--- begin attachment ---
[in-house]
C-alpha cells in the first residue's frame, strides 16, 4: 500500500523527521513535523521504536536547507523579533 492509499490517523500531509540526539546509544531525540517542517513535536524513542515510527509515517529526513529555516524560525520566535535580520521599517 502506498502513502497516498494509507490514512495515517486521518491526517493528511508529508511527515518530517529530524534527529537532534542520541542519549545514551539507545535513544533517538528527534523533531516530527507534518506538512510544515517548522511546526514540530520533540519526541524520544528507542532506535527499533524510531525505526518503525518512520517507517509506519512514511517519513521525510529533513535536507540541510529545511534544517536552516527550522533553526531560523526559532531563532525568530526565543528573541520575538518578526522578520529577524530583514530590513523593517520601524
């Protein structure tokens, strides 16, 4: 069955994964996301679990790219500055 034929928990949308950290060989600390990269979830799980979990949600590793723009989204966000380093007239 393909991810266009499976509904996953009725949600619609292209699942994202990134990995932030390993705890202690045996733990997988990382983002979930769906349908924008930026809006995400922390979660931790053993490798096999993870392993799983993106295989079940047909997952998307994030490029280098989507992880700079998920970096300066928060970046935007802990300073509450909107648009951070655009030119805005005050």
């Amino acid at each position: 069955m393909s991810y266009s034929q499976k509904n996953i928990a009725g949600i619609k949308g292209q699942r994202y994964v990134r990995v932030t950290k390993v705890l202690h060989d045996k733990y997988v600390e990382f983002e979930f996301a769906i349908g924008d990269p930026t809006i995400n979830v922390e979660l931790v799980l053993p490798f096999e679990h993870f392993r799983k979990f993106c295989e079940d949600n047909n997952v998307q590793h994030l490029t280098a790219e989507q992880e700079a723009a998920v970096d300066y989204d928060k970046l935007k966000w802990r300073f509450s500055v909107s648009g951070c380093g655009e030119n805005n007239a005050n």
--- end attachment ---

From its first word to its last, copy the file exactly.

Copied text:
[in-house]
C-alpha cells in the first residue's frame, strides 16, 4: 500500500523527521513535523521504536536547507523579533 492509499490517523500531509540526539546509544531525540517542517513535536524513542515510527509515517529526513529555516524560525520566535535580520521599517 502506498502513502497516498494509507490514512495515517486521518491526517493528511508529508511527515518530517529530524534527529537532534542520541542519549545514551539507545535513544533517538528527534523533531516530527507534518506538512510544515517548522511546526514540530520533540519526541524520544528507542532506535527499533524510531525505526518503525518512520517507517509506519512514511517519513521525510529533513535536507540541510529545511534544517536552516527550522533553526531560523526559532531563532525568530526565543528573541520575538518578526522578520529577524530583514530590513523593517520601524
């Protein structure tokens, strides 16, 4: 069955994964996301679990790219500055 034929928990949308950290060989600390990269979830799980979990949600590793723009989204966000380093007239 393909991810266009499976509904996953009725949600619609292209699942994202990134990995932030390993705890202690045996733990997988990382983002979930769906349908924008930026809006995400922390979660931790053993490798096999993870392993799983993106295989079940047909997952998307994030490029280098989507992880700079998920970096300066928060970046935007802990300073509450909107648009951070655009030119805005005050």
């Amino acid at each position: 069955m393909s991810y266009s034929q499976k509904n996953i928990a009725g949600i619609k949308g292209q699942r994202y994964v990134r990995v932030t950290k390993v705890l202690h060989d045996k733990y997988v600390e990382f983002e979930f996301a769906i349908g924008d990269p930026t809006i995400n979830v922390e979660l931790v799980l053993p490798f096999e679990h993870f392993r799983k979990f993106c295989e079940d949600n047909n997952v998307q590793h994030l490029t280098a790219e989507q992880e700079a723009a998920v970096d300066y989204d928060k970046l935007k966000w802990r300073f509450s500055v909107s648009g951070c380093g655009e030119n805005n007239a005050n």